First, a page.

Whether it is formal government policy or not, reports suggest that significant contractions in spending are already underway at several Argentinian government departments.
At this stage in the budgetary year, the average department would be expected to have used up 30% of its allocated financial resources. Yet spending levels in several areas – most obviously at the Ministry of the Interior, Public Works & Homes – are as low as a fifth of that figure, leading some observers to wonder if the Macri government’s hard-and-fast approach to spending cuts might have a depressive short-term effect on economic growth, particularly if the axe falls on key areas of social investment and infrastructure.
The gap in infrastructure has long been seen as key inhibitor to development in Argentina. Above all, the lack of an effective power generation and distribution network has been a bête noire for several years, with the country experiencing an energy deficit since 2011.
The Kirchner government sought to remedy this problem by expropriating the assets of Spanish oil firm Repsol, citing underinvestment as its chief motivator. By contrast, Mr Macri seems to be taking a less rapacious approach, keen to lure back the foreign investment put to flight by the actions of the previous administration in order develop the estimated 23 billion barrels of unconventional oil and gas reserves of the Vaca Muerta field.
However, hopes that the private sector will take up the slack in energy infrastructure have been struck by a double blow.
Just as choppy conditions in the global oil industry have led many oil firms to rein in investment – especially in high-cost, low-margin shale projects like Vaca Muerta – so Mr Macri has been forced to face down an opposition bill to declare a labour emergency.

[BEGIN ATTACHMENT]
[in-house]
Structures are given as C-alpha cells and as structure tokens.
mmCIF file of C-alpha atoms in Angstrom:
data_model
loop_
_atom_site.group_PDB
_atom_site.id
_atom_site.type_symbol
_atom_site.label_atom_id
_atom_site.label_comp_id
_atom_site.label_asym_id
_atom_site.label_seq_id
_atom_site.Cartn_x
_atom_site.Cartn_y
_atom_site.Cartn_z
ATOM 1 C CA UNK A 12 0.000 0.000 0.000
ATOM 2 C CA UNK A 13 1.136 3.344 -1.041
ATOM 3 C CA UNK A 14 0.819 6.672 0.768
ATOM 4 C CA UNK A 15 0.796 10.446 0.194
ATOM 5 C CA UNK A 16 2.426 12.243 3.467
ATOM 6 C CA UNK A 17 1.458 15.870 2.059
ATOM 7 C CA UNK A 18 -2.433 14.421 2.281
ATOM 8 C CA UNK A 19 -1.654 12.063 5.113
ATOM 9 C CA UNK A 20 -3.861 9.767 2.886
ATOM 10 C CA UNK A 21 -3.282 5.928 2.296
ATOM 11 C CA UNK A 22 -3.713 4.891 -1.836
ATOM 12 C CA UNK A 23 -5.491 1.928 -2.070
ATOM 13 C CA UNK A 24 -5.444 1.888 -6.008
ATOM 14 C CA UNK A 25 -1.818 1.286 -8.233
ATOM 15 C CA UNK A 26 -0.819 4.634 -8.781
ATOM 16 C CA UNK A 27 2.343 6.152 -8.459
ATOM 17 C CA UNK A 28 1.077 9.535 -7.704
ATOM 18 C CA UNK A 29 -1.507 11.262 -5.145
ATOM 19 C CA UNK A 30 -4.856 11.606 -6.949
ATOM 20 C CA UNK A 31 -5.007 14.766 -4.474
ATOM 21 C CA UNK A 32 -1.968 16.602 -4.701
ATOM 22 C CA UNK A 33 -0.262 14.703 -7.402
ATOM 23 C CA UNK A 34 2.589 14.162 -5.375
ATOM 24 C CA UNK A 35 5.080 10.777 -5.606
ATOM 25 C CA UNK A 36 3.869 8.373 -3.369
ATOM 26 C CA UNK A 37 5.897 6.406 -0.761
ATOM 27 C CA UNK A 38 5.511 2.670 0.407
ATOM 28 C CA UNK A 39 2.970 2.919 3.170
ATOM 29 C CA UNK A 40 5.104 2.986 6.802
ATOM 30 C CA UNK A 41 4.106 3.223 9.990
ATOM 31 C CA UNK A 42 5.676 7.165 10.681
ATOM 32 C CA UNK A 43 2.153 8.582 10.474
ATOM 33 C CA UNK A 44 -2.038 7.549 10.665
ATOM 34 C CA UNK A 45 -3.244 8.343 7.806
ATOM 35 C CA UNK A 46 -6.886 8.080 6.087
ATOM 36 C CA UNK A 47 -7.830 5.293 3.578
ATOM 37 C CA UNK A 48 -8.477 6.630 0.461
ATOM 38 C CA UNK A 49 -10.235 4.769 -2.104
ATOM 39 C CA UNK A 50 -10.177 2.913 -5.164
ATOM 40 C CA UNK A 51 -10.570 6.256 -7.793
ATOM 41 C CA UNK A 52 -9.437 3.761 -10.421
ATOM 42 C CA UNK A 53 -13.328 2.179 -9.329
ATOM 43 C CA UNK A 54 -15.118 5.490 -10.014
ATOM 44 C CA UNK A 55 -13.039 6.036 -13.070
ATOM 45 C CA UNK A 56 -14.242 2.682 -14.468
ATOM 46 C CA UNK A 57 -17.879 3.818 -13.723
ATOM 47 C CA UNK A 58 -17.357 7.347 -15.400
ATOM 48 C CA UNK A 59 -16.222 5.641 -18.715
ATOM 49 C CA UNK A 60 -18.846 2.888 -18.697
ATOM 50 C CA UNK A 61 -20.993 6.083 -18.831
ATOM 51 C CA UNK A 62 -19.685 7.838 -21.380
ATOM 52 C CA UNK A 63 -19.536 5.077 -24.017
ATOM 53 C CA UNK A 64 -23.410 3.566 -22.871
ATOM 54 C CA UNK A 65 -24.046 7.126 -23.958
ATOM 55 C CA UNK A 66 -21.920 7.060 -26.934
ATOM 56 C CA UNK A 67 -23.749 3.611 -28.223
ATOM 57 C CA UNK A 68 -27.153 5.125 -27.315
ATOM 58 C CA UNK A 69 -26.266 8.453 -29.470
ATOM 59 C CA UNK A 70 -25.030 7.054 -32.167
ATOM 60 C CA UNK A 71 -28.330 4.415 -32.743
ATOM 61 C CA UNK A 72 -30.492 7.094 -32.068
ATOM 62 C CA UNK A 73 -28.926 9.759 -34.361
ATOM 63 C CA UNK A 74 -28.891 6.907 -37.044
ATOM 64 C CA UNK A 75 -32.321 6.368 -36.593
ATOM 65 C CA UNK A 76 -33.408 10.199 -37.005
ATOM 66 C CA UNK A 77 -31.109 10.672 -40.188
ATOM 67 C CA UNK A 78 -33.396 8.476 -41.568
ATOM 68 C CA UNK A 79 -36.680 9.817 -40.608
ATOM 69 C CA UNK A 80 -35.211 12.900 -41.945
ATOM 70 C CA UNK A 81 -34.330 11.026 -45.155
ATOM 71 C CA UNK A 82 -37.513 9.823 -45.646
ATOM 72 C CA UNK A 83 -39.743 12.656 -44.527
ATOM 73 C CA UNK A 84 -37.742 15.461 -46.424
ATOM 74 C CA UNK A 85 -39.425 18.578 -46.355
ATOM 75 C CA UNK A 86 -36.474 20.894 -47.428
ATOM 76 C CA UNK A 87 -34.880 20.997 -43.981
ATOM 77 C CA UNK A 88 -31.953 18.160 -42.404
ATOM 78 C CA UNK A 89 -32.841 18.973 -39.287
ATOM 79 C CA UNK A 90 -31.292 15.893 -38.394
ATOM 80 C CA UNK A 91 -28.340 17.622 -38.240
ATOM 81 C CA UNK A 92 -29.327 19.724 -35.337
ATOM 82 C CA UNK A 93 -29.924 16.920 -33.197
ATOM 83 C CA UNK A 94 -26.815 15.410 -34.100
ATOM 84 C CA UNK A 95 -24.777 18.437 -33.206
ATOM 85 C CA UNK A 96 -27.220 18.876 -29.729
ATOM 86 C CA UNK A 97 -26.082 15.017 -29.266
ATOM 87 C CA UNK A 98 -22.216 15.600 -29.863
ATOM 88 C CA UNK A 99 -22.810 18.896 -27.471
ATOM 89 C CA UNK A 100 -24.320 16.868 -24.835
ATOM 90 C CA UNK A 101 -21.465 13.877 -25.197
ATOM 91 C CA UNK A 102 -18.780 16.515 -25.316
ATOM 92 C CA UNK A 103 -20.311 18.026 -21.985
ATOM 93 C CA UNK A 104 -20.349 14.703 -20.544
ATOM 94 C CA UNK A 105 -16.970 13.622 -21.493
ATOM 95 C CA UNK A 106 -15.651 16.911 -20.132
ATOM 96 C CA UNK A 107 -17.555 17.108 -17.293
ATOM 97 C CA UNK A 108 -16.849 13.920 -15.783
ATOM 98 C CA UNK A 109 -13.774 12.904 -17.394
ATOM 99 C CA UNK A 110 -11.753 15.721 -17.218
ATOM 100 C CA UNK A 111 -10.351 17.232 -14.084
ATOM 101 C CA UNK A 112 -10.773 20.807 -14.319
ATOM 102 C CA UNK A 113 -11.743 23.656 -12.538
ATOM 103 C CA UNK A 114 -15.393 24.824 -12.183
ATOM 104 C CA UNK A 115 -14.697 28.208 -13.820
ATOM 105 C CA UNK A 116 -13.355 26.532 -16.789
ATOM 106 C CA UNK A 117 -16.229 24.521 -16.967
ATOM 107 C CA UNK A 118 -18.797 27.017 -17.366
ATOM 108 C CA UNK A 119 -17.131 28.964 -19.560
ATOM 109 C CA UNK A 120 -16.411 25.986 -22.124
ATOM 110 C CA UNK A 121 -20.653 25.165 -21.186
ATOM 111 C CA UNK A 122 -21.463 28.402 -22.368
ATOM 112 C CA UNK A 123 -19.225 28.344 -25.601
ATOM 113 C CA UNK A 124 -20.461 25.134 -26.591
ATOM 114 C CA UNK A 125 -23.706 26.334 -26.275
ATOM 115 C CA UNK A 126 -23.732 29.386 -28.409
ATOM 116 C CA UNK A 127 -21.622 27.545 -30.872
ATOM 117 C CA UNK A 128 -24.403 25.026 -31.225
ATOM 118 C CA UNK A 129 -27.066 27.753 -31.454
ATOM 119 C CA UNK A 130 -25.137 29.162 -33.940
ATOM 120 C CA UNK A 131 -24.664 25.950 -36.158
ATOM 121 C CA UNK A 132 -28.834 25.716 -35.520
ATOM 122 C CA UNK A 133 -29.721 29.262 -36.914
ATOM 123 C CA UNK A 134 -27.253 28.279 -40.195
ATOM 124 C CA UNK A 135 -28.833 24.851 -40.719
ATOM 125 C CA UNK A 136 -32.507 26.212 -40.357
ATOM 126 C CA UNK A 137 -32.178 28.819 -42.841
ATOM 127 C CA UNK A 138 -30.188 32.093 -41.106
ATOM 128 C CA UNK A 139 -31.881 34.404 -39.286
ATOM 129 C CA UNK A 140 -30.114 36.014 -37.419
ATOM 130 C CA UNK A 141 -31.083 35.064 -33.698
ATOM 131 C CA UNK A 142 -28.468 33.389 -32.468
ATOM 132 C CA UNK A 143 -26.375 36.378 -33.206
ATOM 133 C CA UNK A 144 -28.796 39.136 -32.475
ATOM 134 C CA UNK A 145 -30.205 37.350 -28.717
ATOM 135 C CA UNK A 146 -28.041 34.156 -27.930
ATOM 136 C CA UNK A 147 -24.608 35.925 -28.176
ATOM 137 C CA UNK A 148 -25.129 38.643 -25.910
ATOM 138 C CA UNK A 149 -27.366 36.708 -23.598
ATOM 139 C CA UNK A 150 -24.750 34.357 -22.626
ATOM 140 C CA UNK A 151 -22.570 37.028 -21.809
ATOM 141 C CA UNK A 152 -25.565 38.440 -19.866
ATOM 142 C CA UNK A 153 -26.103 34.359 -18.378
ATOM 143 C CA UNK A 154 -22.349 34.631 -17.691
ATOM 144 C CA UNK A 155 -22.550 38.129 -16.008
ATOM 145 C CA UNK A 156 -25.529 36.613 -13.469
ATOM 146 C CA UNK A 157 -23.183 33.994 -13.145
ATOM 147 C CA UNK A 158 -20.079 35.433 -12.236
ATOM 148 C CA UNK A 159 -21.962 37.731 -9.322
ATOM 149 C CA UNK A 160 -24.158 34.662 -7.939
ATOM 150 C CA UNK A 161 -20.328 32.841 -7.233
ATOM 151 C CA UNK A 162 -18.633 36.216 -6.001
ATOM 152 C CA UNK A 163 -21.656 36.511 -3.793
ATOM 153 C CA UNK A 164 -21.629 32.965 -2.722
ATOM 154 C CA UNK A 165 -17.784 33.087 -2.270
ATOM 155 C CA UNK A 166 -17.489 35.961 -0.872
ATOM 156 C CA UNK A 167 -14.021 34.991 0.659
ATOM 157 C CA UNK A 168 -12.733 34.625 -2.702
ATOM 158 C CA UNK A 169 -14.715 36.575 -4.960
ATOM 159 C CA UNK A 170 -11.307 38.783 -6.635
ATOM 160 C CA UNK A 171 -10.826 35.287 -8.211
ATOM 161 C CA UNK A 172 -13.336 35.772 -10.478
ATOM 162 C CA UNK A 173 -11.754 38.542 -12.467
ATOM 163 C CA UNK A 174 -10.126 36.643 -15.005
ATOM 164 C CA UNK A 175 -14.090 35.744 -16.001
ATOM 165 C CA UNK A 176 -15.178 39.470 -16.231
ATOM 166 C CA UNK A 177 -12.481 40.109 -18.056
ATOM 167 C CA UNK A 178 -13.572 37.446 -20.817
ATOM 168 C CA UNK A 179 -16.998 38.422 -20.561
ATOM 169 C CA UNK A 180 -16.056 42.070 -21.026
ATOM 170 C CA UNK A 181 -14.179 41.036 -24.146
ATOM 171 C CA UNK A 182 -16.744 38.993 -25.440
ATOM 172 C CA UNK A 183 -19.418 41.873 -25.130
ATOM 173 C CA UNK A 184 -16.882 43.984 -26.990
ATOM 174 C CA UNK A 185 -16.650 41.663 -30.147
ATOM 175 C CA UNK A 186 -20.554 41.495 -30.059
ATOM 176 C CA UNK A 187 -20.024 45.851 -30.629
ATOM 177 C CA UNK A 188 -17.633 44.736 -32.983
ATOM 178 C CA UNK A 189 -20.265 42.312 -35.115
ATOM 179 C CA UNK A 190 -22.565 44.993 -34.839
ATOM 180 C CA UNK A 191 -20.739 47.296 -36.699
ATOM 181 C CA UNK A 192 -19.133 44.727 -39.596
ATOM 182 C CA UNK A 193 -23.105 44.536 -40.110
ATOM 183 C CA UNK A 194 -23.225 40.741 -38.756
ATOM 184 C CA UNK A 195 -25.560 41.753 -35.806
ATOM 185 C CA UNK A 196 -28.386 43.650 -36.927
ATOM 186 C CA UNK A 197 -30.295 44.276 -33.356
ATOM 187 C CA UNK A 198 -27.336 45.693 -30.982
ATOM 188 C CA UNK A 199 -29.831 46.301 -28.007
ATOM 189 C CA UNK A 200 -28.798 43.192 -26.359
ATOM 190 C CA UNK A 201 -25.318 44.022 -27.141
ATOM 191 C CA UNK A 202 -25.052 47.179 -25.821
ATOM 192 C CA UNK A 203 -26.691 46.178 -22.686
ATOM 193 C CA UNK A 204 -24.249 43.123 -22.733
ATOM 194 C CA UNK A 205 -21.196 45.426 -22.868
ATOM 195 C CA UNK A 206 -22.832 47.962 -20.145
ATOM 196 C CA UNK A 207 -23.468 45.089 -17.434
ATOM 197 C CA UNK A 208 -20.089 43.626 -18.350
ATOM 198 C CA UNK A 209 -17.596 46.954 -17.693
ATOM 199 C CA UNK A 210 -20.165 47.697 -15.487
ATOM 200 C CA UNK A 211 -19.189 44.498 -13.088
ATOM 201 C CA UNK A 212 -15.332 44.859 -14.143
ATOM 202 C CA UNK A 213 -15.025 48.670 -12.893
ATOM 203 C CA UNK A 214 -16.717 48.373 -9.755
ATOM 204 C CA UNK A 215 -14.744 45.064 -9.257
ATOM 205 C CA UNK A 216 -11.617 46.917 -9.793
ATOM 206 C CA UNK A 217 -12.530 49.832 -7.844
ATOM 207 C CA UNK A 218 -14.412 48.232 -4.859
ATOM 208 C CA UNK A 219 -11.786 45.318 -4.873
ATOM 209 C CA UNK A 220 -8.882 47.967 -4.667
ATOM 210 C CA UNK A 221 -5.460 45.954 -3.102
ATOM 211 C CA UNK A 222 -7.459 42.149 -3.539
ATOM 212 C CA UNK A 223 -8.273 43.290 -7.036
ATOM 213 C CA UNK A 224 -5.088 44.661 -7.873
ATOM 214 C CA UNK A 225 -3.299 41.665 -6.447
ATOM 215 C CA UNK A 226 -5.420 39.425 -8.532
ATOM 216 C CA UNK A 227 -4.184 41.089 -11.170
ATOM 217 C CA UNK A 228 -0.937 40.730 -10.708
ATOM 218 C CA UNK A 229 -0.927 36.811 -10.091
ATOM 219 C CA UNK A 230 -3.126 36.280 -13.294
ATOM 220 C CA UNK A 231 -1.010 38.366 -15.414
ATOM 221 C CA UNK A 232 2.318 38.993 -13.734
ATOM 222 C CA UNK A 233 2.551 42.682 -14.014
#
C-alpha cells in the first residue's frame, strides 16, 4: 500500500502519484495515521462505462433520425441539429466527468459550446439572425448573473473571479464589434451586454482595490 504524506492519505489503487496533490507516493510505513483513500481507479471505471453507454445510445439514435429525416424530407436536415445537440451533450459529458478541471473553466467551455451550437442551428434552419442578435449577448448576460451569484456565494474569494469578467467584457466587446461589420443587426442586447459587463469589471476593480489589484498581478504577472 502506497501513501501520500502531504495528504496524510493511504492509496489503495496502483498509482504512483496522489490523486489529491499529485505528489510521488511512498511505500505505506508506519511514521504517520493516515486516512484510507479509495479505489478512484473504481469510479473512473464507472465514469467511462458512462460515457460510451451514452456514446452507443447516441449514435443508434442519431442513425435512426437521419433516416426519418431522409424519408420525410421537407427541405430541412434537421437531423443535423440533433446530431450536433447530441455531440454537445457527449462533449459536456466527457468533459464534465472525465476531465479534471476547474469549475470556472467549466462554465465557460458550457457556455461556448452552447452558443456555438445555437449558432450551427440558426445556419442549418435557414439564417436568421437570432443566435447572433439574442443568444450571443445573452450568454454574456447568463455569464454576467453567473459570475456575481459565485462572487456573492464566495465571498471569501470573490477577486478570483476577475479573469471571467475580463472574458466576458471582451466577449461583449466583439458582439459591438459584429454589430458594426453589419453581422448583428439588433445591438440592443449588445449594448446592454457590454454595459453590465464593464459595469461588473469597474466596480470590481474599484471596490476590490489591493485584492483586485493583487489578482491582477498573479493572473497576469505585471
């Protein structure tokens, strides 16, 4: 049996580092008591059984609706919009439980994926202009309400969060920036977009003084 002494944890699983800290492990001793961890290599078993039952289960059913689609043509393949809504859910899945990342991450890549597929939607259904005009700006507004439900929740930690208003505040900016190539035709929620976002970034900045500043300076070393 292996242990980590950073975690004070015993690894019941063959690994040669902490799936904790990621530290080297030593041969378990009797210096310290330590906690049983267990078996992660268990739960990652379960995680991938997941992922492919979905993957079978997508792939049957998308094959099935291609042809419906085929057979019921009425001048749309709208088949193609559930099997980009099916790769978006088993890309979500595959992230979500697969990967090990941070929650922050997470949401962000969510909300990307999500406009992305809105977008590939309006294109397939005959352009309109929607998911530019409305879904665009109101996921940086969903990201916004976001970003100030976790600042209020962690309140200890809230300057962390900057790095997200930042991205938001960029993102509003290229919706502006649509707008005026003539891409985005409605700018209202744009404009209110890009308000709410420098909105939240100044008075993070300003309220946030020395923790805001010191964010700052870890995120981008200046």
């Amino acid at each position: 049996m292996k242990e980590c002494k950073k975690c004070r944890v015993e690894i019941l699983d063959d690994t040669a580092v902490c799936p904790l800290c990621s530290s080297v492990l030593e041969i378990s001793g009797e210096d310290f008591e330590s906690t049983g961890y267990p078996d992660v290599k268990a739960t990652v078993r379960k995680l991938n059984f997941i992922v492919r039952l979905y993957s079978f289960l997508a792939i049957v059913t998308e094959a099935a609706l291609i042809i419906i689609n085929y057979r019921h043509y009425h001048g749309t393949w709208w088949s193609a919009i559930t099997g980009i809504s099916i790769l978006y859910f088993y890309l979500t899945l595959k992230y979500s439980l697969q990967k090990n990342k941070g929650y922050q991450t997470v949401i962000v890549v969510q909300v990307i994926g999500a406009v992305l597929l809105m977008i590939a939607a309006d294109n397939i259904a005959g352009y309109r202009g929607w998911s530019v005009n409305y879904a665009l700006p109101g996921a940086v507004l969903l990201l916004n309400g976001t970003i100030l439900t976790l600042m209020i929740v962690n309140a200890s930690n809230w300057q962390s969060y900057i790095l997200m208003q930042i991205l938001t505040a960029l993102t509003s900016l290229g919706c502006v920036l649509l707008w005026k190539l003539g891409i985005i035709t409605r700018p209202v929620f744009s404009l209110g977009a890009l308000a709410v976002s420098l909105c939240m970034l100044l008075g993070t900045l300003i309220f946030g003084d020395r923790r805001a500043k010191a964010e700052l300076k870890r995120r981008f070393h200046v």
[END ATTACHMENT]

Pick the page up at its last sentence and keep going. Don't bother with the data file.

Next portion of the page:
Currently negotiating its way through the Lower Chamber, the bill aims to double compensation for all public and private sector workers made redundant between now and the end of 2017 and reinstate any workers laid off since March.
Not only is the proposed law a direct challenge to the new president’s authority, more importantly it has the potential to frighten the horses among the international investors upon whom Mr Macri had staked his hopes of Argentine economic development.
Perhaps in reaction to these events, the government has attempted a volte-face in recent weeks, distancing itself from private sector development of the nation’s hydrocarbon resources and instead announcing a package of state-sponsored investment in renewable energy, totalling $5bn by 2018.
Inevitably, some will see this as evidence of reality checking the ambitions of an overzealous new leader, while others will view it as the actions of an adaptive and responsive government. How Mr Macri’s policies evolve over the next 4 years remains to be seen, though it seems likely that his more hard-line policies on public finances and inflation will be tempered by political expediency and economic circumstance.
However, what can be said of the opening months of the Macri administration is that it has brought together elements rarely seen in recent Argentinian history: openness to the world – last month saw President Obama drop in for a tango – and faith in the ability of the government to meet its obligations.